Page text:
Free exposure on national television is one of those things every small company dreams of.
But what if the exposure comes in the form of a punchline in a late-night monologue?
It happened to Boston-based HuddleHub earlier this year. The site will enable users who manage fantasy sports teams through different services, like ESPN.com, Yahoo, and CBS Sports, to access them in one place, either on the Web or via a mobile app, and get access to live statistics. HuddleHub's official launch is this coming Monday.
But back in March, on "Late Night With Jimmy Fallon," HuddleHub found itself the butt of a joke in the host's monologue. At the time, the site was starting a beta test for the baseball season.
"There's a new program called HuddleHub that manages all of your fantasy sports teams," Fallon said. "They call it the perfect solution for someone who's too lazy to keep track of being too lazy to play actual sports."
The company clearly took the joke as good-natured ribbing; they quote it on their Web site. But how'd it happen?
The company sprang for a booth at the South by Southwest Interactive Festival in Austin, Texas in March, and happened to get a prime piece of real estate: right between PayPal and Rackspace, the Web hosting provider. Co-founder Patrick Hereford said he was initially skeptical of the value of being at a trade show, but the location attracted lots of media visits, and subsequent HuddleHub mentions on blogs run by CNN and PC World, Hereford writes.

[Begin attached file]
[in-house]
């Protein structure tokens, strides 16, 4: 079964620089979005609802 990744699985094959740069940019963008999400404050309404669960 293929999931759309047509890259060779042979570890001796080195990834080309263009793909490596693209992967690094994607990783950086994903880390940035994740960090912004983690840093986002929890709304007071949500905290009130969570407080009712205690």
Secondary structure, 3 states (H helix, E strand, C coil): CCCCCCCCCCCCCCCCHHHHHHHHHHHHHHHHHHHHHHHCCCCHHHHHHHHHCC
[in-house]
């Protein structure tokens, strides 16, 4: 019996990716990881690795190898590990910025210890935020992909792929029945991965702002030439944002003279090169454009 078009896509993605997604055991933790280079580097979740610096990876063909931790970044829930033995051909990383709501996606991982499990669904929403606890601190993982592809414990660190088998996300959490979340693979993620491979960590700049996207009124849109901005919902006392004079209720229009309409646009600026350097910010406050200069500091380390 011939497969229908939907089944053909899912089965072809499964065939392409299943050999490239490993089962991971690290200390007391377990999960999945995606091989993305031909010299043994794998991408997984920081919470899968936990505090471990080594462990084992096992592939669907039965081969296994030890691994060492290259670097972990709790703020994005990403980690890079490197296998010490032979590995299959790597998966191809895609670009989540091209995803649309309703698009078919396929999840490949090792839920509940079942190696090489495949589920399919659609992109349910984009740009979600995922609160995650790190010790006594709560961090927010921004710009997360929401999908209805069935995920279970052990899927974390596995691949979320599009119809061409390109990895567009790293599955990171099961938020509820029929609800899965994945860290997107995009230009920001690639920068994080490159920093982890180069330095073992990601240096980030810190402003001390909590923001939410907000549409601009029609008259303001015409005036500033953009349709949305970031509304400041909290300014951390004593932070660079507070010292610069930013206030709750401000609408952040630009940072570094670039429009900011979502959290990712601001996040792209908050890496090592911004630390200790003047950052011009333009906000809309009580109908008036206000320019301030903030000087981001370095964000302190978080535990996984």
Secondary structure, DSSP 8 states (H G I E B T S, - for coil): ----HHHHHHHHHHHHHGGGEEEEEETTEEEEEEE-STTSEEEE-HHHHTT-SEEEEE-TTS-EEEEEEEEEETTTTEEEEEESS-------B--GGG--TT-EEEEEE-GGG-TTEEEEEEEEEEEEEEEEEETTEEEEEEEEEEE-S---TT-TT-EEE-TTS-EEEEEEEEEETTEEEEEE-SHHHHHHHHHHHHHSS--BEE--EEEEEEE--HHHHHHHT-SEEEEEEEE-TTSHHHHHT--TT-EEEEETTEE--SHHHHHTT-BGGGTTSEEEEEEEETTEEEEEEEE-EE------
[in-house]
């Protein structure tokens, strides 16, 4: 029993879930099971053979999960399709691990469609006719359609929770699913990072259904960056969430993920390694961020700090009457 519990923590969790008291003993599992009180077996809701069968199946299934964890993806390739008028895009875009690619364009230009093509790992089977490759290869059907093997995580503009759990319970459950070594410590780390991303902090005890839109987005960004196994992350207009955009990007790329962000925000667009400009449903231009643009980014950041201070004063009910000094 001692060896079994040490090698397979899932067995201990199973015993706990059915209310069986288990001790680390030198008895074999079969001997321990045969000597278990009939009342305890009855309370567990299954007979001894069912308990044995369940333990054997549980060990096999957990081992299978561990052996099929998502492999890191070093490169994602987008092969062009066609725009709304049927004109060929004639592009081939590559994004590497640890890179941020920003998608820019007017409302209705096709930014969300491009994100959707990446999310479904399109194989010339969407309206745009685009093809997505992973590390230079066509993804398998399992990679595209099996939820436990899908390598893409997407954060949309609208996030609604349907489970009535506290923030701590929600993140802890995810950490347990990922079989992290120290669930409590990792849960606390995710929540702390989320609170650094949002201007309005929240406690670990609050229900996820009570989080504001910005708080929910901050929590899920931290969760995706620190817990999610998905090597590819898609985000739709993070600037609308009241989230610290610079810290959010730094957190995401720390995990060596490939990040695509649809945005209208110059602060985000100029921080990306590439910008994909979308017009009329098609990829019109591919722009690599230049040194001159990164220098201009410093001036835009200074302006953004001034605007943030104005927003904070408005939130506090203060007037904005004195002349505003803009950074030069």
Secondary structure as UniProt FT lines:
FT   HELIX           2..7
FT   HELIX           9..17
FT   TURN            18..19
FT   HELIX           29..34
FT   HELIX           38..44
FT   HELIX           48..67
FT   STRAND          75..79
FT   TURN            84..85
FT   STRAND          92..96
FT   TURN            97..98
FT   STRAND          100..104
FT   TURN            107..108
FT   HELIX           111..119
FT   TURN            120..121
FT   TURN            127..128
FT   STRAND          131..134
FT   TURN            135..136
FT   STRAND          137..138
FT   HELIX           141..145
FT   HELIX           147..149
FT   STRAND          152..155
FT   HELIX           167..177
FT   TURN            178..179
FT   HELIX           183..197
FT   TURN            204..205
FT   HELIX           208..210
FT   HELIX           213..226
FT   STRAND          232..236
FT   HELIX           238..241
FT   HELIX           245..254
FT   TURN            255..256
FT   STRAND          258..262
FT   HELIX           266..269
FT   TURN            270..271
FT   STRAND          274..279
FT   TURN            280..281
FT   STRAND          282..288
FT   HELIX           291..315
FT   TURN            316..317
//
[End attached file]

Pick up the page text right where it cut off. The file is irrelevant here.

How much traffic did the NBC mention generate? Fewer than 1000 visits to the site, Hereford says. (CNN and PC World together drove about that much traffic, he adds.)
What has actually done better for generating awareness has been participating in various online discussion forums about fantasy sports. "Interacting with people on a somewhat one-to-one basis in a public forum has been really good for us," he writes.
Interesting data point from the world of start-up PR...
About Scott Kirsner
Scott Kirsner was part of the team that launched Boston.com in 1995, and has been writing a column for the Globe since 2000. His work has also appeared in Wired, Fast Company, The New York Times, BusinessWeek, Newsweek, and Variety. Scott is also the author of the books "Fans, Friends & Followers" and "Inventing the Movies," was the editor of "The Convergence Guide: Life Sciences in New England," and was a contributor to "The Good City: Writers Explore 21st Century Boston." Scott also helps organize several local events on entrepreneurship, including the Nantucket Conference and Future Forward. Here's some background on how Scott decides what to cover, and how to pitch him a story idea.
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